Israel okays another 3,000 new settlement homes
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Israel okays another 3,000 new settlement homes

Netanyahu and Liberman approve widespread construction, including outside major blocs, saying Israel 'returning to normal life' in West Bank

Sunset over a construction site next to the Jewish East Jerusalem neighborhood of Ramat Shlomo on November 21, 2016. (Sebi Berens/Flash90)
Sunset over a construction site next to the Jewish East Jerusalem neighborhood of Ramat Shlomo on November 21, 2016. (Sebi Berens/Flash90)

With the evacuation of the Amona outpost looming, Prime Minister Benjamin Netanyahu and Defense Minister Avigdor Liberman on Tuesday approved the construction of around 3,000 new homes in the West Bank, some of them outside settlement blocs Israel hopes to keep in a future peace deal with the Palestinians.

The decision came a week after Israel approved the construction of 566 housing units in East Jerusalem and 2,500 homes in the West Bank.

In a statement, the Defense Ministry said the new construction “comes as part of a return to normal life in Judea and Samaria, as well as conduct which provides real solutions to housing and living needs.”

The new homes will include 700 homes in Alfei Menashe, 650 in Beitar Illit, 650 in Beit Arye, 200 in Nofim, 150 in Nokdim (Liberman’s home settlement), 100 in Shilo, 100 in Karnei Shomron and 100 in Metsudot Yehuda.

The announcement appeared to be an attempt by the government to calm settler anger over the court-ordered removal of Amona.

Prime Minister Benjamin Netanyahu (right) and Yisrael Beytenu party leader Avigdor Liberman shake hands after signing a coalition agreement in the Knesset on Wednesday, May 25, 2016 (Yonatan Sindel/Flash90)
Prime Minister Benjamin Netanyahu (right) and Yisrael Beytenu party leader Avigdor Liberman shake hands after signing a coalition agreement in the Knesset on Wednesday, May 25, 2016 (Yonatan Sindel/Flash90)

Last week Liberman announced the approved expansion of West Bank settlements, with 2,500 new homes to be built, mostly inside what Israel considers the principle blocs it expects to retain under an accord in exchange for land swaps.

The precise location, size and scope of those blocs, however, have never been agreed upon by Israelis and Palestinians.

The international community considers settlements illegal. But new US President Donald Trump has signaled that he will abandon the policies of his predecessors and be far friendlier toward settlements. He has appointed a prominent US supporter of the settlements to be his ambassador to Israel, and a delegation of settler leaders was invited to his inauguration.

This has emboldened Netanyahu, who repeatedly clashed with President Barack Obama over settlements, to announce a series of construction plans over the past week and a half. The Trump White House has remained silent, a dramatic departure from the vocal condemnations issued by Obama.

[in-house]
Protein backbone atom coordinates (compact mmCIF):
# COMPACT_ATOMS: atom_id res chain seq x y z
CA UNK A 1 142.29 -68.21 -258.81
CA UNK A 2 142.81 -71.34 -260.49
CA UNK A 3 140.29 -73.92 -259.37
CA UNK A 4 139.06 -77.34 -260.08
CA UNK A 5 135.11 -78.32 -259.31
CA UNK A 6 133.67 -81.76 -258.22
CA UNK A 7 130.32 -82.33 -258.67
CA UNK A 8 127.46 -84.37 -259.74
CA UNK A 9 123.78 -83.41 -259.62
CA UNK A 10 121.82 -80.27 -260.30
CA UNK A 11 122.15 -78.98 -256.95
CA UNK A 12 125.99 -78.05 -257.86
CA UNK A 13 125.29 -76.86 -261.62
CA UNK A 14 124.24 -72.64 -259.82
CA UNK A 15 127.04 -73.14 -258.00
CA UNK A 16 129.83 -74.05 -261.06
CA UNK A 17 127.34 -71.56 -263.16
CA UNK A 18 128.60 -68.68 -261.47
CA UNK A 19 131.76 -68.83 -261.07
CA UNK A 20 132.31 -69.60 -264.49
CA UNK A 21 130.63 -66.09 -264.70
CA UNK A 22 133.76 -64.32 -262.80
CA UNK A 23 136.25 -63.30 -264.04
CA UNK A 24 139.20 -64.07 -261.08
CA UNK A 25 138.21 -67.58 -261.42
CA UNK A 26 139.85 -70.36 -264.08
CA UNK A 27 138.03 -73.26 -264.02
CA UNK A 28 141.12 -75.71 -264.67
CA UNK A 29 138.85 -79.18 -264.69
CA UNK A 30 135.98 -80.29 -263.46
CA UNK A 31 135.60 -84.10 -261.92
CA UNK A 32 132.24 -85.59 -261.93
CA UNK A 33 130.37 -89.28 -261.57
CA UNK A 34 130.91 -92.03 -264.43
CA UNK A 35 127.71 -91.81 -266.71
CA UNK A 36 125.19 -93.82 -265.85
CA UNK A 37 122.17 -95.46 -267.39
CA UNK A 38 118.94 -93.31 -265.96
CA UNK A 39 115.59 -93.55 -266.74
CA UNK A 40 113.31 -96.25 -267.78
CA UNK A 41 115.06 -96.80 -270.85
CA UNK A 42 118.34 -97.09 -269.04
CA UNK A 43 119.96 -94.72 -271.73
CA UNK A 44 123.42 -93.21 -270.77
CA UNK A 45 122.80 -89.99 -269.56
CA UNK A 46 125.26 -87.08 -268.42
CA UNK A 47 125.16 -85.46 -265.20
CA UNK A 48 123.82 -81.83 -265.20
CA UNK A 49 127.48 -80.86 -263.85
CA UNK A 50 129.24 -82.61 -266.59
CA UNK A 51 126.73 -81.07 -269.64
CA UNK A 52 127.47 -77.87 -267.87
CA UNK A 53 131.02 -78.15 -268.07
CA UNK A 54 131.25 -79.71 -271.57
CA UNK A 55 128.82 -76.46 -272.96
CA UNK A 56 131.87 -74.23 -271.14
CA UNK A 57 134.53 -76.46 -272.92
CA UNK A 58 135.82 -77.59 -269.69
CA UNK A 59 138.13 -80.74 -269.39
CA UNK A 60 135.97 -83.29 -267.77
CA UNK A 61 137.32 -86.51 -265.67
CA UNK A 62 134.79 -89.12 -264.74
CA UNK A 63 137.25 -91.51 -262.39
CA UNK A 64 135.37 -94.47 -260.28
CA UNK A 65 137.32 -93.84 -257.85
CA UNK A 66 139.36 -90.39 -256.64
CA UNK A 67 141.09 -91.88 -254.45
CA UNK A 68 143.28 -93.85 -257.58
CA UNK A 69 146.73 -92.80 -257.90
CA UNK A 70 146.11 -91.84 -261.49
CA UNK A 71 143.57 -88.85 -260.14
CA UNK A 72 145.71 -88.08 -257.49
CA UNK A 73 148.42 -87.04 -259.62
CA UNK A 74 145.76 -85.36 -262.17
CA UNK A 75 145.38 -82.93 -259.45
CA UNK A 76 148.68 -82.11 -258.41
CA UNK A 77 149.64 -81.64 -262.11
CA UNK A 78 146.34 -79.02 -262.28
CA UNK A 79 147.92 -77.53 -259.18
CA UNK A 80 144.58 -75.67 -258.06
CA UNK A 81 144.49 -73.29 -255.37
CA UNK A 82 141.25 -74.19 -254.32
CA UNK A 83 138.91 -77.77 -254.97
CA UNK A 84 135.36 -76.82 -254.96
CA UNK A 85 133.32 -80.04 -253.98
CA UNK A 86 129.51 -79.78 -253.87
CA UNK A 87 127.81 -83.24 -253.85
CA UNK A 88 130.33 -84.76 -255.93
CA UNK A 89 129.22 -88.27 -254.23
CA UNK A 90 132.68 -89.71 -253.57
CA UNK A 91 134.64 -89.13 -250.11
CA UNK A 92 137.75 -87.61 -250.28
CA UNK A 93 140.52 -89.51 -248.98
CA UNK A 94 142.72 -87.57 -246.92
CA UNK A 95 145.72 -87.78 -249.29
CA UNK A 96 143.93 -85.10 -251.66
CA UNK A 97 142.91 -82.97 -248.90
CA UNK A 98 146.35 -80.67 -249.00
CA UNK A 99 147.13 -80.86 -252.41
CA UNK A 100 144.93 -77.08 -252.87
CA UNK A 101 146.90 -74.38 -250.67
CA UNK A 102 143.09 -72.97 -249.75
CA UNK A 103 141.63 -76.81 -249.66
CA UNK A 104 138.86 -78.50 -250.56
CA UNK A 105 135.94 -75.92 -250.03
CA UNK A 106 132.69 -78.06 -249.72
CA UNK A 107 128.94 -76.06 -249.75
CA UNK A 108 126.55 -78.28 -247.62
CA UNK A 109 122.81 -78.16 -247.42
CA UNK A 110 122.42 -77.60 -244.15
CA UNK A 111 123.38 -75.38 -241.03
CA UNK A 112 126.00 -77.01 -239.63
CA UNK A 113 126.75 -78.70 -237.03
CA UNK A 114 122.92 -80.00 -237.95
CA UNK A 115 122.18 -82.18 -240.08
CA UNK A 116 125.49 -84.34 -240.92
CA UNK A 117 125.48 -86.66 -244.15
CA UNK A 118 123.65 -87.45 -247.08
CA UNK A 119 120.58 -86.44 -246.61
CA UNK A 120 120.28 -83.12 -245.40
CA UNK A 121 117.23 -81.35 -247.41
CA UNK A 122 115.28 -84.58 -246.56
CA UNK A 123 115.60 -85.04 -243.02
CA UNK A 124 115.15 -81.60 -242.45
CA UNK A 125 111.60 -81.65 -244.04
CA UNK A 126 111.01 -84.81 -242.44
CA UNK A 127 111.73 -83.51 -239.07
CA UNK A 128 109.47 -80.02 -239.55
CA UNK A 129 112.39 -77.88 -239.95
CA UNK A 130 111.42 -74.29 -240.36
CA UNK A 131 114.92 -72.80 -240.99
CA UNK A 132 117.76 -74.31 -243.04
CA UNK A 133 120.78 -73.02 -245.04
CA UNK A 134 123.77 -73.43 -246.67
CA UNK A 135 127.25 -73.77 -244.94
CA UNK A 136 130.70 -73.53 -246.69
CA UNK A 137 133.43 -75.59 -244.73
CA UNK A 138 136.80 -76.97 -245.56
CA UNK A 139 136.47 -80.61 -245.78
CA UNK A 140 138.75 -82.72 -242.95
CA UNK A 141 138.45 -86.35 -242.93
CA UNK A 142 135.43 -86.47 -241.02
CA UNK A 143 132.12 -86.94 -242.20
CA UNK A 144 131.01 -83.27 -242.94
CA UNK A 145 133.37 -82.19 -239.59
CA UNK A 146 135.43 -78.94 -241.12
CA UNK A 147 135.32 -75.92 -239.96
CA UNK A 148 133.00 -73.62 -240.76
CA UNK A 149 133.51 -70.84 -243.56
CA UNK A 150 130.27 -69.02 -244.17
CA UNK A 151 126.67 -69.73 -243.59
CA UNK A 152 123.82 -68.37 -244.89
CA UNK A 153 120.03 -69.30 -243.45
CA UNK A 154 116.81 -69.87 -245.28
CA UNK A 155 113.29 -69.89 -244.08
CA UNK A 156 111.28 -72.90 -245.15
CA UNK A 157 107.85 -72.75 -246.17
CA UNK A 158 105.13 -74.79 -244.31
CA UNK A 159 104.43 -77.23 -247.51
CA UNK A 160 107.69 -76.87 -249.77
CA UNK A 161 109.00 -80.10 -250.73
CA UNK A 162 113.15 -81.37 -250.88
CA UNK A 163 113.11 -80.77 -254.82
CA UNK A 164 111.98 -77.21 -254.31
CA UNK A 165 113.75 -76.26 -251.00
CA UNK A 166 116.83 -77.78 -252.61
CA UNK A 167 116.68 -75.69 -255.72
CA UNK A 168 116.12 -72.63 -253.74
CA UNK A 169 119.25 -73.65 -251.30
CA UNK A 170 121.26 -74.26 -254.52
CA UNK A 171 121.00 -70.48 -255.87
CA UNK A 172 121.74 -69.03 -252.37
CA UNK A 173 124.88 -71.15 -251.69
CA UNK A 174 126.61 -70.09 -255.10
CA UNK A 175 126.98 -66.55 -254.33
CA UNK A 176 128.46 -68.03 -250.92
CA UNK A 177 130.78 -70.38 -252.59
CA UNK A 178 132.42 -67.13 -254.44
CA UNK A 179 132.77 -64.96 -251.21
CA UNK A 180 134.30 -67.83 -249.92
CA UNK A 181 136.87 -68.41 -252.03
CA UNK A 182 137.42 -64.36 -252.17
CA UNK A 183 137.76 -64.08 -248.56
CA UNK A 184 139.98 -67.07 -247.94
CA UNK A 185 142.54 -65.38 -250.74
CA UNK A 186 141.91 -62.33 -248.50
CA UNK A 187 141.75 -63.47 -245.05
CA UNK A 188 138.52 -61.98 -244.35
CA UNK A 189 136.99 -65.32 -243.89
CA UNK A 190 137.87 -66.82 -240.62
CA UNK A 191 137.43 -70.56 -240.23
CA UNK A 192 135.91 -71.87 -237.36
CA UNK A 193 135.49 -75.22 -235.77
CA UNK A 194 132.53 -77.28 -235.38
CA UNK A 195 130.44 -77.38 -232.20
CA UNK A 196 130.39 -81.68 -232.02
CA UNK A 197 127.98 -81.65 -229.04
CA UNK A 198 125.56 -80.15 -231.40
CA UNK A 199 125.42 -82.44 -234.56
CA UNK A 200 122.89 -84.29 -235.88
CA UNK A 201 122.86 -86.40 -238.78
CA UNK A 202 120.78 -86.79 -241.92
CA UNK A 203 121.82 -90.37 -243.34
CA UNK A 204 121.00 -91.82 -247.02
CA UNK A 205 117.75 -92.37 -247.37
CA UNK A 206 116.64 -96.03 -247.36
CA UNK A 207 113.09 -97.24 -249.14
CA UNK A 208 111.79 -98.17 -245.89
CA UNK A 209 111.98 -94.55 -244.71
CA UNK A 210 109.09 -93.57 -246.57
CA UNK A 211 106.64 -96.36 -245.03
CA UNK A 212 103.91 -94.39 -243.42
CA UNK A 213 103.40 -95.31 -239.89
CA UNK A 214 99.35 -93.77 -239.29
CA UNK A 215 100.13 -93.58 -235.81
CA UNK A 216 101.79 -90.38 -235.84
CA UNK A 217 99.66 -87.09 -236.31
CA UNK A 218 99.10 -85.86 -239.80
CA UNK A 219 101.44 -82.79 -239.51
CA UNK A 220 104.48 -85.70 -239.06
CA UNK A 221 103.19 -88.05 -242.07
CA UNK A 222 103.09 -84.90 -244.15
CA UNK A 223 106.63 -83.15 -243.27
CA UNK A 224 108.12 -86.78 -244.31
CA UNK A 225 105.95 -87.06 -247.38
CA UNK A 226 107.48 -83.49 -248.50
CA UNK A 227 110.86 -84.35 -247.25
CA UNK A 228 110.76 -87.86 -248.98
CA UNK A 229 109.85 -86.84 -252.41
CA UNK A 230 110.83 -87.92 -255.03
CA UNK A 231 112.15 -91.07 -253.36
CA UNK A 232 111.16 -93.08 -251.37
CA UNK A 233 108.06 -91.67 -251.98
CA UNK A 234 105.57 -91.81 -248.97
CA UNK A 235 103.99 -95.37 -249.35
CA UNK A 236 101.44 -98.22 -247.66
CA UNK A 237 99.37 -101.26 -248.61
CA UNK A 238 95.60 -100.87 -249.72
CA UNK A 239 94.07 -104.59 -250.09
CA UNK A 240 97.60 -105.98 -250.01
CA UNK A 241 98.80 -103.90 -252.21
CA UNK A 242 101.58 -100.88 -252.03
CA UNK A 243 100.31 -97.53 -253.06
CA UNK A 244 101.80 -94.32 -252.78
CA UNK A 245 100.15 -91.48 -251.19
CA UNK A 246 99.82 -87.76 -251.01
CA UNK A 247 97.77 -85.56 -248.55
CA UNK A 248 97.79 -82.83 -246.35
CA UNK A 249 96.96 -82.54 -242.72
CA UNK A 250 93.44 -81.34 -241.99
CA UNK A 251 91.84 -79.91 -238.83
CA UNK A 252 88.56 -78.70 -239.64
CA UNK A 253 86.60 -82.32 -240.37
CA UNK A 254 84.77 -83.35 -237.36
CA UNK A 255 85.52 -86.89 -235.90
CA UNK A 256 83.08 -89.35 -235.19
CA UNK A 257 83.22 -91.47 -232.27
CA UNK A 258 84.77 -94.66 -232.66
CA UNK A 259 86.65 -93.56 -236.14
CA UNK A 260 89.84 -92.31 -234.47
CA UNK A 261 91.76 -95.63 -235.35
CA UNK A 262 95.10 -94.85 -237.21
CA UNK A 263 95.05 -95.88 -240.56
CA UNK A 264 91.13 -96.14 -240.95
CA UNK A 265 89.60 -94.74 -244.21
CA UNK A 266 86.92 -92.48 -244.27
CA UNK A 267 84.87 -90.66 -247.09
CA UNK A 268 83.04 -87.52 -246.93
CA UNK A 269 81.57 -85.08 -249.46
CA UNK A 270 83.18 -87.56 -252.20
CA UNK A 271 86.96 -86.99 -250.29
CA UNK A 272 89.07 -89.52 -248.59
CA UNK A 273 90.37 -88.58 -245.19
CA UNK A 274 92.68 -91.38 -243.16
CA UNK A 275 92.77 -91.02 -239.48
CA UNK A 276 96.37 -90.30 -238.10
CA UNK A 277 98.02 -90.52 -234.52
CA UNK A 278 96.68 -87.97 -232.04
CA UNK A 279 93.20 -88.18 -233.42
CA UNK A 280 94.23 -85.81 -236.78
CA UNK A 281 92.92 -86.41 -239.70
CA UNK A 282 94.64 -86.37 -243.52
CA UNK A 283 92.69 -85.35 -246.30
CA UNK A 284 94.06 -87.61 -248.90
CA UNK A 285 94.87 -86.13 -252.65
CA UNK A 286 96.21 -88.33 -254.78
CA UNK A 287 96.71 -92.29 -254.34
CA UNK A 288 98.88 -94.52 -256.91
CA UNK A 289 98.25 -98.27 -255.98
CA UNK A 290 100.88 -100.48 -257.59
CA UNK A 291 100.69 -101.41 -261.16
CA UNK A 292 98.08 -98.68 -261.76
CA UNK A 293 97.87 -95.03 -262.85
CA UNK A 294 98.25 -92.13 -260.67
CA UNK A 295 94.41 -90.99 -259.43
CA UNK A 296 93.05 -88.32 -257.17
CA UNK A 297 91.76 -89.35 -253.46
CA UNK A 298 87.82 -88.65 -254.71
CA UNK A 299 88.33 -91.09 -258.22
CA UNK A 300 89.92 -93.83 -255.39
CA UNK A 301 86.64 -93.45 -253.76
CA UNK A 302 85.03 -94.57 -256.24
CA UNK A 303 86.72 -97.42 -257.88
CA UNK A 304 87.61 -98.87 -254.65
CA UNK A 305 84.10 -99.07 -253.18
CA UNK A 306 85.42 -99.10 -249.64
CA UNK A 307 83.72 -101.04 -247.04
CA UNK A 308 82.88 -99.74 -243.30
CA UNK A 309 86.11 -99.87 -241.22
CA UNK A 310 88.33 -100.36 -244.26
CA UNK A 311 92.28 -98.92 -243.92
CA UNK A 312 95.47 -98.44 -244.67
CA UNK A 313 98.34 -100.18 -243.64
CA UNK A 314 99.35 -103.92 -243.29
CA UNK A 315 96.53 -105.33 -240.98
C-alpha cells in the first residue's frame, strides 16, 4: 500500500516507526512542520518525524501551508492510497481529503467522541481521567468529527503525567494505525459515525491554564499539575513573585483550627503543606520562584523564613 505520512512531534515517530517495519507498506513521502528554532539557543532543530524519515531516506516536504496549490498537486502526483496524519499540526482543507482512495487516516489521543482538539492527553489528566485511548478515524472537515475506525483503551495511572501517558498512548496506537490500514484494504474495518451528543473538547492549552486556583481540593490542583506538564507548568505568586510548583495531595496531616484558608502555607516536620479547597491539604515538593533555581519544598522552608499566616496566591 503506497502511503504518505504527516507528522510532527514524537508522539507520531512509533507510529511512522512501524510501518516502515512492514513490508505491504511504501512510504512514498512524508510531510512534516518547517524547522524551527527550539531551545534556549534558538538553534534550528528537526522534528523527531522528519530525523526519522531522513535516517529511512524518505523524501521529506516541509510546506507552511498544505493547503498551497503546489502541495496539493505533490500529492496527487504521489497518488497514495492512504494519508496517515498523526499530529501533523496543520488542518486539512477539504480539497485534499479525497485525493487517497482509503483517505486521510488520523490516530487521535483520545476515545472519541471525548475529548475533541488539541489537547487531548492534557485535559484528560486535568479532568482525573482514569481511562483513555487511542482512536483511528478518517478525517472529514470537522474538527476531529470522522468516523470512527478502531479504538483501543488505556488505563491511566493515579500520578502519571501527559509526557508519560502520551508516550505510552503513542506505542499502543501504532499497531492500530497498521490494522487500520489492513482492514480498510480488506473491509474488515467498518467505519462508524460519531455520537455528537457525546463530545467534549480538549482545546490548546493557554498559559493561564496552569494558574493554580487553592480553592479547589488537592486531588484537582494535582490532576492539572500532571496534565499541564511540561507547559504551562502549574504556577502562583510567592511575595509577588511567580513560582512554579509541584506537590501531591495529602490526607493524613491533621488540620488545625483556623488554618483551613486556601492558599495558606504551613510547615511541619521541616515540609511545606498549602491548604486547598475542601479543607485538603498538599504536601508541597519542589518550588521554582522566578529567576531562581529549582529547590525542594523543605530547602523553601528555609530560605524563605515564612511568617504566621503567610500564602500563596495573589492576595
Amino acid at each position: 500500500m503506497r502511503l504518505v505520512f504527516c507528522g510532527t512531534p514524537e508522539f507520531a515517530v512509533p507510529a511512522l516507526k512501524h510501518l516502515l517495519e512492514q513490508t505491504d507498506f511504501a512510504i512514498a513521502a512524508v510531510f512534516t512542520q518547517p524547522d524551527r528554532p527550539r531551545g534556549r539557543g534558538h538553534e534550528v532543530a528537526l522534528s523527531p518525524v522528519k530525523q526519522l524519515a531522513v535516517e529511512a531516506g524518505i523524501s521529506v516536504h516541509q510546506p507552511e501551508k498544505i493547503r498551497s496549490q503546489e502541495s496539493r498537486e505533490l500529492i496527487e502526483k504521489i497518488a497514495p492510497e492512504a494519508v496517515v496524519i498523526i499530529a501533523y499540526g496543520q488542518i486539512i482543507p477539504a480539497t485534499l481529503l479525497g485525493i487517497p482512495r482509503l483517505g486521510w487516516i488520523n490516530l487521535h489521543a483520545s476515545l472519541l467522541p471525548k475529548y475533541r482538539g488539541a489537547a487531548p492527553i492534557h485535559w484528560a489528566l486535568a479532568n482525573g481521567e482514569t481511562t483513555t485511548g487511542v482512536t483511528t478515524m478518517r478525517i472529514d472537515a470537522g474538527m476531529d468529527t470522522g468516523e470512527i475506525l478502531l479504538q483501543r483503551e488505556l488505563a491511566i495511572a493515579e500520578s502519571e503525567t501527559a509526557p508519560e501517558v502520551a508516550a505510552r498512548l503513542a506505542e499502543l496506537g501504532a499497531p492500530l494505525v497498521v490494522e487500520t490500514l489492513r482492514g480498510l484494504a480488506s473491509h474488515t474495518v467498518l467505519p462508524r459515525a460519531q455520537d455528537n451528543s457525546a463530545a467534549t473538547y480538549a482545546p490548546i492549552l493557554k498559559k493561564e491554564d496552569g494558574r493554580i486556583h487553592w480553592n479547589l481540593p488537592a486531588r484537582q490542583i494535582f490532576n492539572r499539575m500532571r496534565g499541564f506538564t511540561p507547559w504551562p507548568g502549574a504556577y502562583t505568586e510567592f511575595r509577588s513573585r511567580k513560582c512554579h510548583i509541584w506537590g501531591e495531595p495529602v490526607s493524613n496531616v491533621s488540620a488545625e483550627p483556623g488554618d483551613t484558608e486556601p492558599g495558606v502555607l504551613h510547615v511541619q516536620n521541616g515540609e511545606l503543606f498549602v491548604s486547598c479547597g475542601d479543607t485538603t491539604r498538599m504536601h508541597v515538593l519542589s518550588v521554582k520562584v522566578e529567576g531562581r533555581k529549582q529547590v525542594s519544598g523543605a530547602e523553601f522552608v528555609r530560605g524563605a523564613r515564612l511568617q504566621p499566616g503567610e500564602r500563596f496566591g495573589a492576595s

Last week’s announcement came just days after Trump and Netanyahu had their first phone call since the president assumed power.

It also came after a Jerusalem planning committee approved 566 housing units in East Jerusalem, a move that was delayed while former president Barack Obama voiced strong objections, but came shortly before the Sunday phone conversation.

White House press secretary Sean Spicer calls on a reporter during the daily briefing at the White House in Washington, Tuesday, Jan. 24, 2017. (AP Photo/Susan Walsh)
White House press secretary Sean Spicer calls on a reporter during the daily briefing at the White House in Washington, Tuesday, Jan. 24, 2017. (AP Photo/Susan Walsh)

The administration has remained quiet since then. Asked at a press briefing last Tuesday for a response to the building plans, White House press secretary Sean Spicer neither approved nor condemned the decision, saying that the two countries’ leaders would discuss the matter when Netanyahu visits Washington next month.

Netanyahu, for his part, has signaled to his governing coalition that he intends to accelerate construction with the new US president far less hostile to the settlement enterprise than his predecessor. The latest building announcements were just “a taste,” he told Knesset members last week. “We are going to be doing many things differently from now on.”

Chief Palestinian negotiator Saeb Erekat on Thursday accused the Trump administration of encouraging Israeli settlement construction, and hurting the chances of a two-state outcome, with its lack of response to new building projects beyond the Green Line.

“We’re waiting to hear an official response from the American administration, President Trump’s administration, on the Israeli settlement activities,” Erekat said in a video posted on Twitter by the Palestine Liberation Organization.

Last month, Obama withheld the US veto from UNSC Resolution 2334, which was highly critical of the settlements, designating them as having “no legal validity” and constituting “a flagrant violation under international law.”

The motion also called for a complete end to all construction in areas Israel captured in the 1967 Six Day War, including East Jerusalem.

Obama, who routinely criticized Israel when it approved new settlement projects, maintained that those responses were acts of friendship, as he saw expanding settlement in the West Bank as self-destructive to Israel’s long-term sustainability.

“I don’t see how this issue gets resolved in a way that maintains Israel as both Jewish and a democracy,” Obama said in his final press conference. “Because if you do not have two states, then in some form or fashion you are extending an occupation.”

Eric Cortellessa contributed to this report.

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